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The Truth About Video Game Addiction

It was less than five years ago at a dinner with friends that I got in the middle of a heated debate about video game addiction. One friend thought it was ridiculous, just something the addiction industry was pushing to try to make money. Another friend countered by retelling stories about people who had spent days in front of the TV playing video games without a break. There was a story about a man so addicted that he didn’t leave his chair for three days and died from developing deep vein thrombosis (DVT). She shared another story about parents who found their 9-year-old daughter sitting on a urine soaked cushion playing “Fortnite” because she didn’t want to take the time to go to the bathroom.

The stories go on and on. Children and adults drop out of school, stop going to work, and avoid socializing except through video games. Their sole focus becomes the game, and when it gets taken away, they can turn angry and violent. Sound familiar? These are classic symptoms of addiction.

Symptoms of Video Game Addiction

If you’re concerned about yourself or a loved one, here are some symptoms to look out for:

  • Obsession with the game
  • Lying about the amount of time or money spent on gaming
  • Neglecting social life
  • Losing track of time while gaming
  • Experiencing bouts of anxiety and anger, particularly when not playing video games
  • Changes in personal hygiene

According to recent studies, gaming addiction causes similar changes in the pleasure center of the brain as those seen in long-term drug addicts. A person may plan to sit down for an hour but unintentionally continue playing for 4 – 5 hours without stopping.

At first, gaming increases dopamine levels in the brain. Over time, those addicted to video games will experience normal dopamine levels while gaming, and lowered levels while not gaming. This leads to dependency and addiction, much like drug or alcohol addiction, with similar effects on the brain. Increased play time means increased dopamine levels in the brain. The gaming addict may not notice the need for more and more game time as it grows slowly over time.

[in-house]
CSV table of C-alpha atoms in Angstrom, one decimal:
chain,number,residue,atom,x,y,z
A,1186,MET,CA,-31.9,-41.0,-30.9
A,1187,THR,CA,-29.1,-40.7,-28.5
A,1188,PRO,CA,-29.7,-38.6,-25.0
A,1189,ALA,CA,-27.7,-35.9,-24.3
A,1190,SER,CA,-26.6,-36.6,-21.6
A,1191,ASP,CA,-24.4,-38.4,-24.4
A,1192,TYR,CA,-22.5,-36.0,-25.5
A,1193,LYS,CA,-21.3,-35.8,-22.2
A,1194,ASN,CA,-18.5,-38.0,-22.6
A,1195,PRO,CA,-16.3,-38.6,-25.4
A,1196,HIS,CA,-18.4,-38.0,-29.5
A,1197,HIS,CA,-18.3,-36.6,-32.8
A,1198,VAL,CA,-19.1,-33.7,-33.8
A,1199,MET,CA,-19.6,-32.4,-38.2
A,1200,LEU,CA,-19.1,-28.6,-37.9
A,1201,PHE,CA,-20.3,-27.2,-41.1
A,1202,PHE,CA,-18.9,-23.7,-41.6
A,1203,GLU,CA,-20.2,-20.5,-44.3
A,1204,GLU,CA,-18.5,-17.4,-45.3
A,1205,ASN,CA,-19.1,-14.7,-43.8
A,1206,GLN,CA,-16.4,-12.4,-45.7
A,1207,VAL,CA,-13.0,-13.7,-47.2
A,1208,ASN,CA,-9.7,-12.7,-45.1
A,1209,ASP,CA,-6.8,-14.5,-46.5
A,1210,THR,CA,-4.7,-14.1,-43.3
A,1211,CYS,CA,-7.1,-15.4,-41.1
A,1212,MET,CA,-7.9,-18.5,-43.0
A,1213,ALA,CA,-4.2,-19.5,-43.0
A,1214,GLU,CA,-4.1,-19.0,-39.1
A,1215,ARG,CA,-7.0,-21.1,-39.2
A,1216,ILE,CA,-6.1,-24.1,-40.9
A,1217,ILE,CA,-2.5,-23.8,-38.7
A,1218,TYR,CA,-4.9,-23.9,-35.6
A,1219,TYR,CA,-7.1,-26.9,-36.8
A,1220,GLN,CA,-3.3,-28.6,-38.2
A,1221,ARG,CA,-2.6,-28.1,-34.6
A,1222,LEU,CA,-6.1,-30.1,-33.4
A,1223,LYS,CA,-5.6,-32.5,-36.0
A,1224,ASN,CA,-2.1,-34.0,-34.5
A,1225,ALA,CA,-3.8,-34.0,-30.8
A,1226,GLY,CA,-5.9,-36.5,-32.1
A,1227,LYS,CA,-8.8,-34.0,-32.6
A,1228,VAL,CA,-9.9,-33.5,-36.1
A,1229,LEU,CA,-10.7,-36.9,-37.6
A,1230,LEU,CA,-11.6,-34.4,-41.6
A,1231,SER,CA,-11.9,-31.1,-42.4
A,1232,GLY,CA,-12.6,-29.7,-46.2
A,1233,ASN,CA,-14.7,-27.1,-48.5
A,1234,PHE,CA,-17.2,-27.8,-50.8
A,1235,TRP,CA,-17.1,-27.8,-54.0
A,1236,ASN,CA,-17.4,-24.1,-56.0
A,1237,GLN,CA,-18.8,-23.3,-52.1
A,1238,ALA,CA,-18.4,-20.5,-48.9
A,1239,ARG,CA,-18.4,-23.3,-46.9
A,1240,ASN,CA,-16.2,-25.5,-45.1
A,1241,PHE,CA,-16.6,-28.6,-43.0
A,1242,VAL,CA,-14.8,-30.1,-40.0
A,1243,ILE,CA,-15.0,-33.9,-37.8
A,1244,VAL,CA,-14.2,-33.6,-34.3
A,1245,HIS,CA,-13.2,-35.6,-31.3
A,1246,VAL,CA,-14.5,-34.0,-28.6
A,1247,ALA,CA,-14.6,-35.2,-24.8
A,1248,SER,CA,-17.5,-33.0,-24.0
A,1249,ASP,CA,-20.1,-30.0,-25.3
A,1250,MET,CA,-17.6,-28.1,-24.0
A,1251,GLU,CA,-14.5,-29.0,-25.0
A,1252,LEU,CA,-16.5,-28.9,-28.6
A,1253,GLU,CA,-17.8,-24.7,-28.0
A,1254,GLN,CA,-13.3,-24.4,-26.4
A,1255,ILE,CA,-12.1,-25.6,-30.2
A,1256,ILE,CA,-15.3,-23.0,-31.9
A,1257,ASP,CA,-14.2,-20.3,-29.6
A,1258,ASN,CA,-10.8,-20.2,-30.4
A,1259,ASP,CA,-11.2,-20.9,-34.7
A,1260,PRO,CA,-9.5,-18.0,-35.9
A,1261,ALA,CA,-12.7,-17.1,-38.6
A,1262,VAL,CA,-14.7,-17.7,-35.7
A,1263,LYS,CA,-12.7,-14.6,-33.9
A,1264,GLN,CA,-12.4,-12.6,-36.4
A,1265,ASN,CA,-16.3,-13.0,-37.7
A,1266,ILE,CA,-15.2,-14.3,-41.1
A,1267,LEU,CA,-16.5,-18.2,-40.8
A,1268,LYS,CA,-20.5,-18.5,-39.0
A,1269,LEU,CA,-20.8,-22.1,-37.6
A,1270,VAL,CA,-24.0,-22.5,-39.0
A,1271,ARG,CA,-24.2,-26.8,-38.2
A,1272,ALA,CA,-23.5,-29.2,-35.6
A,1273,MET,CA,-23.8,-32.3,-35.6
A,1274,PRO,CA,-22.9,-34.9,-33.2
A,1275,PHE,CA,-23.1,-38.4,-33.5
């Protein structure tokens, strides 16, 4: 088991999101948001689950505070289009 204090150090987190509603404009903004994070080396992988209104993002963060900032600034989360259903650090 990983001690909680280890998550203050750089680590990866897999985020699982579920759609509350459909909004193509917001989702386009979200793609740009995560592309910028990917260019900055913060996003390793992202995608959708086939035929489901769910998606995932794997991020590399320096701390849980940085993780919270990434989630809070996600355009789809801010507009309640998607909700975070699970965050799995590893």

Dropped out of high school at 15 to play video games

In this Tedx Talk, Cam Adair discusses his video game addiction, the damage it caused to his relationships and mental health, and how he overcame it. If you take a few minutes to read through the comments left on this video, you will see there are so many people struggling with gaming addiction.

  • “The hardest thing about a video game addiction is that no one takes it seriously, therefore its really hard to find support. I told one of my closest friend that I was addicted to video games and she replied ” but its not really an addiction” even though she knew i was playing 14 hours a day 5 days a week.” – Ch3ls3yxxSubs
  • “I’ve been struggling with this for a long time and I want to break this cycle. I have developed no/little social skills and I’m paying the price at the age of 29.” – Chad P
  • “I game so much so I can forget about real life. Honestly, real life sucks in my opinion. Gaming is great.” – Uganda Knuckles

 WHO recognizes “Gaming Disorder”

Recently the World Health Organization (WHO) recognized “gaming disorder” in the International Classification of Diseases. This is big news for both those who are trying to get help and the people wanting to help them. In the past when those dealing with this addiction tried to talk to loved ones or reach out for help, they were often not taken seriously. There are many stories of people trying to talk to their friends about their addiction only to result in being laughed at or told it’s not a real addiction.

Finally, with this new classification, insurance companies are more likely to cover treatment. It may make those that are addicted more likely to seek treatment, while also encouraging more therapists to learn about how to treat these addicted individuals.

 

Help is available

Even though many people are just starting to accept gaming disorder as an addiction, there is help out there. If you are looking for an intervention for yourself or a loved one, or if you need advice on the best treatment center to fit your loved one’s needs, please call our free service line at 877-229-5462 or email us. An ARISE® Intervention is an effective way to help your loved one enter treatment and recover their hijacked brain.

 

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